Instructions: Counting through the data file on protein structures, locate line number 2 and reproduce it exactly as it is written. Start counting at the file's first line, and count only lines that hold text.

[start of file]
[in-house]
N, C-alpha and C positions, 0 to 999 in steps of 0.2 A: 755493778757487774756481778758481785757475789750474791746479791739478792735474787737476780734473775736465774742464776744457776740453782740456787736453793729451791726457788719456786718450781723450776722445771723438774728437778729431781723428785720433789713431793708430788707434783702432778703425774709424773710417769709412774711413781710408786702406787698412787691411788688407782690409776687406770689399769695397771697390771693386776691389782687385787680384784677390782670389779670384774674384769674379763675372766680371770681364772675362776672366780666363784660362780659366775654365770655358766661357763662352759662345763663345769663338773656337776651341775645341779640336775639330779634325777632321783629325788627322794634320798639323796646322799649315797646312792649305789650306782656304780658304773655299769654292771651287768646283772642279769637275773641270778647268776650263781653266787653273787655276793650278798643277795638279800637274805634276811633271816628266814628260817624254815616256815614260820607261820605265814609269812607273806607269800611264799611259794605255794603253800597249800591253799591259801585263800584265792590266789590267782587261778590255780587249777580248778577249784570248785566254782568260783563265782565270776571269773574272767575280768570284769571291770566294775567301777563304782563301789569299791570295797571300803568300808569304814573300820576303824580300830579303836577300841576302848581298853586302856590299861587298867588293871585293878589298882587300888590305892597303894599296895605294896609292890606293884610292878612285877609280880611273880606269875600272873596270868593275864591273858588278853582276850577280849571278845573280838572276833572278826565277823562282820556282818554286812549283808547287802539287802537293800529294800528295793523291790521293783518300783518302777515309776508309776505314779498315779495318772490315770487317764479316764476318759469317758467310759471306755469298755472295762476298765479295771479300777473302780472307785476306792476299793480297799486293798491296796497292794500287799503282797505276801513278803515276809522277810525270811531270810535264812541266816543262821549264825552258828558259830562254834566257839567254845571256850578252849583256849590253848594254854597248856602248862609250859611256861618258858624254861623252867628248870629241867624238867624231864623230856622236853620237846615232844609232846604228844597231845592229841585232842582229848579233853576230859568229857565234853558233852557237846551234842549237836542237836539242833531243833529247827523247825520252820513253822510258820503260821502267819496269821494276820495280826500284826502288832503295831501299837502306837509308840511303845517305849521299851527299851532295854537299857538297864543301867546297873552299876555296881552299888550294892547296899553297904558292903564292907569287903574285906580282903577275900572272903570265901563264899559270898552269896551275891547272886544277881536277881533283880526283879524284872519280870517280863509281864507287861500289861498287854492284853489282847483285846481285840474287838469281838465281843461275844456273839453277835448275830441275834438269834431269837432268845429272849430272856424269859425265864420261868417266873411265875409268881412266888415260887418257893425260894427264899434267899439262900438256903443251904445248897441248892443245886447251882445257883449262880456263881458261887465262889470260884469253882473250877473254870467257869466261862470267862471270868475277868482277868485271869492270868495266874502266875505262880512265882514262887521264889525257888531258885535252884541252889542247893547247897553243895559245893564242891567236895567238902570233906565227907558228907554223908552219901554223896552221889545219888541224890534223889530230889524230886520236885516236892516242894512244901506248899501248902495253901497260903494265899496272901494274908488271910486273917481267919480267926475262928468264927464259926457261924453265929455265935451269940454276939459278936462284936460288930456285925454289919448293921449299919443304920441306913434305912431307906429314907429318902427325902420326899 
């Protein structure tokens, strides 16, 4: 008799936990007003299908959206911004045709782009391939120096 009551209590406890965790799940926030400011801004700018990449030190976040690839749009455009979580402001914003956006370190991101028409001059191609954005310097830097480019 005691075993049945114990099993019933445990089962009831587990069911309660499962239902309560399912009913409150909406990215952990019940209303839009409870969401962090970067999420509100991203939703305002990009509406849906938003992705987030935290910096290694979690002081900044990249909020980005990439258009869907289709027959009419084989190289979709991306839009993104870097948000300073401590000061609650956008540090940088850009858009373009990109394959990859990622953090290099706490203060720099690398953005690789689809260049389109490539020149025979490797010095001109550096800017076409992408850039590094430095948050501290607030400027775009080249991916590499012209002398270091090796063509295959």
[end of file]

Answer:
N, C-alpha and C positions, 0 to 999 in steps of 0.2 A: 755493778757487774756481778758481785757475789750474791746479791739478792735474787737476780734473775736465774742464776744457776740453782740456787736453793729451791726457788719456786718450781723450776722445771723438774728437778729431781723428785720433789713431793708430788707434783702432778703425774709424773710417769709412774711413781710408786702406787698412787691411788688407782690409776687406770689399769695397771697390771693386776691389782687385787680384784677390782670389779670384774674384769674379763675372766680371770681364772675362776672366780666363784660362780659366775654365770655358766661357763662352759662345763663345769663338773656337776651341775645341779640336775639330779634325777632321783629325788627322794634320798639323796646322799649315797646312792649305789650306782656304780658304773655299769654292771651287768646283772642279769637275773641270778647268776650263781653266787653273787655276793650278798643277795638279800637274805634276811633271816628266814628260817624254815616256815614260820607261820605265814609269812607273806607269800611264799611259794605255794603253800597249800591253799591259801585263800584265792590266789590267782587261778590255780587249777580248778577249784570248785566254782568260783563265782565270776571269773574272767575280768570284769571291770566294775567301777563304782563301789569299791570295797571300803568300808569304814573300820576303824580300830579303836577300841576302848581298853586302856590299861587298867588293871585293878589298882587300888590305892597303894599296895605294896609292890606293884610292878612285877609280880611273880606269875600272873596270868593275864591273858588278853582276850577280849571278845573280838572276833572278826565277823562282820556282818554286812549283808547287802539287802537293800529294800528295793523291790521293783518300783518302777515309776508309776505314779498315779495318772490315770487317764479316764476318759469317758467310759471306755469298755472295762476298765479295771479300777473302780472307785476306792476299793480297799486293798491296796497292794500287799503282797505276801513278803515276809522277810525270811531270810535264812541266816543262821549264825552258828558259830562254834566257839567254845571256850578252849583256849590253848594254854597248856602248862609250859611256861618258858624254861623252867628248870629241867624238867624231864623230856622236853620237846615232844609232846604228844597231845592229841585232842582229848579233853576230859568229857565234853558233852557237846551234842549237836542237836539242833531243833529247827523247825520252820513253822510258820503260821502267819496269821494276820495280826500284826502288832503295831501299837502306837509308840511303845517305849521299851527299851532295854537299857538297864543301867546297873552299876555296881552299888550294892547296899553297904558292903564292907569287903574285906580282903577275900572272903570265901563264899559270898552269896551275891547272886544277881536277881533283880526283879524284872519280870517280863509281864507287861500289861498287854492284853489282847483285846481285840474287838469281838465281843461275844456273839453277835448275830441275834438269834431269837432268845429272849430272856424269859425265864420261868417266873411265875409268881412266888415260887418257893425260894427264899434267899439262900438256903443251904445248897441248892443245886447251882445257883449262880456263881458261887465262889470260884469253882473250877473254870467257869466261862470267862471270868475277868482277868485271869492270868495266874502266875505262880512265882514262887521264889525257888531258885535252884541252889542247893547247897553243895559245893564242891567236895567238902570233906565227907558228907554223908552219901554223896552221889545219888541224890534223889530230889524230886520236885516236892516242894512244901506248899501248902495253901497260903494265899496272901494274908488271910486273917481267919480267926475262928468264927464259926457261924453265929455265935451269940454276939459278936462284936460288930456285925454289919448293921449299919443304920441306913434305912431307906429314907429318902427325902420326899 